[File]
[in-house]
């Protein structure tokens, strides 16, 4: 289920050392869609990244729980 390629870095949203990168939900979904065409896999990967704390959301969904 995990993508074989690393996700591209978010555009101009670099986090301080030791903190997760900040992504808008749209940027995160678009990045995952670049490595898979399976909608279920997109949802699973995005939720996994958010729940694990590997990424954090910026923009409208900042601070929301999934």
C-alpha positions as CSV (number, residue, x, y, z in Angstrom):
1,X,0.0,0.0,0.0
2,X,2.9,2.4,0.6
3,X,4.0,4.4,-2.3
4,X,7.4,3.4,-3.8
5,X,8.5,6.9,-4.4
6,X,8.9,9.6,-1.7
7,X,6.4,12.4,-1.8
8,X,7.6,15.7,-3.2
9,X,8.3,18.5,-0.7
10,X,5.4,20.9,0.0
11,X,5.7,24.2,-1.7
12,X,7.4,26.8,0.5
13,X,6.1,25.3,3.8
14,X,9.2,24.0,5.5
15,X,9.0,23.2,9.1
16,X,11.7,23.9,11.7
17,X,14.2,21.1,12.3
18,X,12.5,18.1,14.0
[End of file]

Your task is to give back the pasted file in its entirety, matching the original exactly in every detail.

[in-house]
């Protein structure tokens, strides 16, 4: 289920050392869609990244729980 390629870095949203990168939900979904065409896999990967704390959301969904 995990993508074989690393996700591209978010555009101009670099986090301080030791903190997760900040992504808008749209940027995160678009990045995952670049490595898979399976909608279920997109949802699973995005939720996994958010729940694990590997990424954090910026923009409208900042601070929301999934």
C-alpha positions as CSV (number, residue, x, y, z in Angstrom):
1,X,0.0,0.0,0.0
2,X,2.9,2.4,0.6
3,X,4.0,4.4,-2.3
4,X,7.4,3.4,-3.8
5,X,8.5,6.9,-4.4
6,X,8.9,9.6,-1.7
7,X,6.4,12.4,-1.8
8,X,7.6,15.7,-3.2
9,X,8.3,18.5,-0.7
10,X,5.4,20.9,0.0
11,X,5.7,24.2,-1.7
12,X,7.4,26.8,0.5
13,X,6.1,25.3,3.8
14,X,9.2,24.0,5.5
15,X,9.0,23.2,9.1
16,X,11.7,23.9,11.7
17,X,14.2,21.1,12.3
18,X,12.5,18.1,14.0